Mark Twain, who happened to be the greatest American humourist of his age, had popularised the following adage, quoting British Prime Minister Benjamin Disraeli: “There are three kinds of lies: Lies, damned lies and statistics”.
The good, old saying, which is colloquially used to describe the persuasive power of numbers, particularly the use of statistics to bolster weak arguments, has survived down the ages. Though not without reason. It carries sense – even more so in Prime Minister Narendra Modi’s demonetised India – particularly in Uttar Pradesh.
Statistics being dished out by official agencies and pro-establishment experts to show that things are moving in the right direction sound hollow at the ground level. Tens of thousands of labourers, artisans and weavers are losing jobs by the day in cities like Agra, Varanasi, Kanpur, Moradabad, Allahabad, Ferozabad and Aligarh.
The scene in rural areas is even worse, with farmers finding it tough to buy fertilizers and pesticides. What adds poignancy to the farmers’ woes is the fact that many of them have had to sell their freshly harvested paddy at almost half the price. And there are few takers of the perishables such as fruits and vegetables in mandis. It’s a grim scenario all over poll-bound Uttar Pradesh.
Acute scarcity of cash has hit them all alike. But does it mean that the Bharatiya Janata Party (BJP) is set to lose the upcoming electoral battle? No, not yet, for these three reasons: First, most of the people still believe that things would, as the prime minister promised, improve by the end of this month. They exude hope, pain and patience simultaneously. And they don’t see eye to eye with the Opposition’s prophets of doom.
Second, the anti-BJP forces in the state continue to be a divided lot. The vision of a Bihar type ‘mahagathbandhan’ (grand alliance) has failed to materialise. The Samajwadi Party (SP), the Bahujan Samaj Party (BSP) and Congress are pulling away in different directions in confusion.
While the BSP thinks that the SP and BJP are hidden friends, SP supremo Mulayam Singh Yadav and his lieutenants are busy propagating the fact that the BSP and the BJP had already formed a government together in Lucknow twice. By default, the BJP doesn’t have to face a united opposition that speaks in one concerted voice.
Third, perception and truth are two different things. It’s always perception that wins over truth in politics. That poor Modi is the only He-Man in his government, who is fighting the demon of ‘black money’ is a popular perception. And like it or not, most people believe that the prime minister’s intentions were right. He had taken the decision to demonetise the bigger currencies of Rs 500 and Rs 1,000 in national interest, even at the risk of sacrificing his party’s interests.
There are solid reasons for why this perception has gained ground: The BJP has always been known as a party of Brahmins and Banias, in the cow belt states of Uttar Pradesh and Bihar. And it’s the Banias who happen to be the most aggrieved lot post demonetisation.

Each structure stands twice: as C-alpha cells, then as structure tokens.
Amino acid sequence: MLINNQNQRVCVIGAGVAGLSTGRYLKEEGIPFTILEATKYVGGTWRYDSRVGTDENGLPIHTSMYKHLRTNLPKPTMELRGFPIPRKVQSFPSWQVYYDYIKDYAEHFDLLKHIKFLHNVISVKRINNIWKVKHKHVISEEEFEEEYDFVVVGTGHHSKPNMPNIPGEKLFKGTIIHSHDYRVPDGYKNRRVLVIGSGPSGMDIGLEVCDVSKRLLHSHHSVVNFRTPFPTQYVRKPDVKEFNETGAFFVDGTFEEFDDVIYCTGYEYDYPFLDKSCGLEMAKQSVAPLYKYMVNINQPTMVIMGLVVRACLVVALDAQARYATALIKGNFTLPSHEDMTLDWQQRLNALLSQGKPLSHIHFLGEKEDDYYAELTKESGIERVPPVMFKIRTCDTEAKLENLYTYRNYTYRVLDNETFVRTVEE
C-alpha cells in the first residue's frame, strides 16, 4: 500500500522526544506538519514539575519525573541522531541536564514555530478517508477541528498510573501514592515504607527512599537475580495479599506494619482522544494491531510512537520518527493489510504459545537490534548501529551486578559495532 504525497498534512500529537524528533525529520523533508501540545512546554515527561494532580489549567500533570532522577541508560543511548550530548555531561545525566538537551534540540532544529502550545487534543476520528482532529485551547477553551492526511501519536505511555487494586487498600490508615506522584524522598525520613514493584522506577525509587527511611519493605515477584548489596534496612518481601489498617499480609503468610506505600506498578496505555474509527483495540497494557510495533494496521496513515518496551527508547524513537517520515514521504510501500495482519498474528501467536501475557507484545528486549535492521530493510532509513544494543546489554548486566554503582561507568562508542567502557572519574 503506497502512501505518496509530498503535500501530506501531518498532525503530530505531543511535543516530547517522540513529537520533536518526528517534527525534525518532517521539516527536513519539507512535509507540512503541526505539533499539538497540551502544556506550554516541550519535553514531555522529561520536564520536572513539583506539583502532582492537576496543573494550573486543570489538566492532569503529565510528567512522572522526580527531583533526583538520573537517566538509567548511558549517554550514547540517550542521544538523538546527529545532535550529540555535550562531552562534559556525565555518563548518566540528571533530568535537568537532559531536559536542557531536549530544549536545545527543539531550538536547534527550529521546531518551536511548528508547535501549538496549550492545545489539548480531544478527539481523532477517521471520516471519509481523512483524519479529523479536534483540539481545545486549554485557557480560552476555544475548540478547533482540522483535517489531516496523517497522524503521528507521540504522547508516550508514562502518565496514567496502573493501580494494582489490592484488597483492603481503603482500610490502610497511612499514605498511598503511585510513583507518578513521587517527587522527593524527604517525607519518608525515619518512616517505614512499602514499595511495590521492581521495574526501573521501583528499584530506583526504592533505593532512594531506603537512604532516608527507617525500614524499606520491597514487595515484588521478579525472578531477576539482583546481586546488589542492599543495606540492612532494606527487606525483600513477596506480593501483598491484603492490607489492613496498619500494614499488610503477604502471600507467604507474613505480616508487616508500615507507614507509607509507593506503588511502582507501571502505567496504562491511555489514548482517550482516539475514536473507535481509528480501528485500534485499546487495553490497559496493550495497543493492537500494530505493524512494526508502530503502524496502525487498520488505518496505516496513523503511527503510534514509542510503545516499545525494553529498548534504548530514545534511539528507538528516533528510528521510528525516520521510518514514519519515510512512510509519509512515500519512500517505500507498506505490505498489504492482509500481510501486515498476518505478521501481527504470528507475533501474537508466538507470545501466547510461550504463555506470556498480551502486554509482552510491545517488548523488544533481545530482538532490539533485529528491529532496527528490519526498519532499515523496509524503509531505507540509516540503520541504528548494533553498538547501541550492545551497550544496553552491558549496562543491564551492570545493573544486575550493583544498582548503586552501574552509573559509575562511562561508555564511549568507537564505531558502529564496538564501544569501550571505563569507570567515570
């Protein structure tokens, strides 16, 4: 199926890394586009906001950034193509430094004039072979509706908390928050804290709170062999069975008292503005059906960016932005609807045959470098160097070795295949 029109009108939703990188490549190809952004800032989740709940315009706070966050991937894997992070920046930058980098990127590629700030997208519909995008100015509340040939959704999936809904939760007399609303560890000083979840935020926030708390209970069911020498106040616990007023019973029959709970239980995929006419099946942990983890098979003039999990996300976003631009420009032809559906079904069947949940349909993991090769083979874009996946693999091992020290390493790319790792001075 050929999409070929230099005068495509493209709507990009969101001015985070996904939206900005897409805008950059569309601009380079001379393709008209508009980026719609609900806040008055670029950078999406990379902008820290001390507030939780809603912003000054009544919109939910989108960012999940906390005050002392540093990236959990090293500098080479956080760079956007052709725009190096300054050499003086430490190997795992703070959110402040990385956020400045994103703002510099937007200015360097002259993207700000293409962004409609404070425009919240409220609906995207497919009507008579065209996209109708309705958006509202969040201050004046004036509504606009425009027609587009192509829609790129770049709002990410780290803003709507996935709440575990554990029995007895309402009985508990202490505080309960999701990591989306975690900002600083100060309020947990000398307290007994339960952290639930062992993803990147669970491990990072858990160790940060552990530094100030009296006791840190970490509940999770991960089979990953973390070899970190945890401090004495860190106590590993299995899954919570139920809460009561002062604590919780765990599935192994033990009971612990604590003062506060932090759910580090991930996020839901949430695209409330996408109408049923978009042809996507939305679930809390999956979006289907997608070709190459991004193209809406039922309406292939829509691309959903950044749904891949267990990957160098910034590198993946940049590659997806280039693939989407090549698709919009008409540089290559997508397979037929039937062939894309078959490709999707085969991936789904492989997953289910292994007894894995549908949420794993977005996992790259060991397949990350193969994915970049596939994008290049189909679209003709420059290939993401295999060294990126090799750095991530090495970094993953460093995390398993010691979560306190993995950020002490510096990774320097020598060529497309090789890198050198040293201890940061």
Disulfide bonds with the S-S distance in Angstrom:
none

Who doesn’t know that this otherwise solid vote-bank of the BJP is beginning to crumble? They had moved away from the saffron camp in Delhi in 2015. And it’s anybody’s guess if they might move further away from the BJP in Uttar Pradesh this time.
Should that happen, it would be disastrous for the saffron outfit, that had got just 15 percent of popular votes with 47 seats in 2012 compared to SP’s 29.15 percent votes with 224 seats and BSP’s 25.91 percent votes with 80 seats.
What’s noteworthy in these figures is that the SP, which had bagged just 97 seats in 2007, could garner an additional 127 seats by securing less than four percent more votes. The BJP does have to go a long way if it wants to secure a majority on its own.
They, however, love to compare their performance in the 2014 Lok Sabha polls, when they had got 42 percent of popular votes, with 72 of the total 80 seats in Uttar Pradesh. But much water has flown down the Ganga since 2014.
There is another problem that stares in the face of Amit Shah’s party: People think that Modi, his government and party don’t swim along in sync. And rightly so. While the government has faltered hugely on the implementation front, the party continues to be viewed with suspicion even by the young, apolitical supporters of the prime minister.
Let’s not waste time and space by discussing the details. The newspapers are already full of stories that raise question marks over the Union Government’s ability to tackle the crisis on one hand and some of the BJP leaders’ alleged acts of corruption on the other. The party is no longer seen as a party with a difference.
Meanwhile, electioneering has come to a standstill in Uttar Pradesh in the cashless era. Don’t get distracted by the otherwise ostentatious rallies of the prime minister at Agra, Gazipur or Moradabad last month. It’s a completely different picture at the grassroots’ level.
No banners, no buntings, no posters and no movement of SUVs carrying party activists. Maybe, they are all standing in serpentine lines in front of banks and ATMs, or else, are busy finding fertilizers for their farms. Caught in the doldrums, there is no wind left for the election campaign sails to move forward.
All you can feel now is the climatic cold wave that has drowned the riddles: Will the prime minister’s gamble pay off in Uttar Pradesh? Would peoples’ patience last beyond 31 December? And what will happen if it does not? Perhaps, you know the answers.
Updated Date: Dec 10, 2016 14:45:11 IST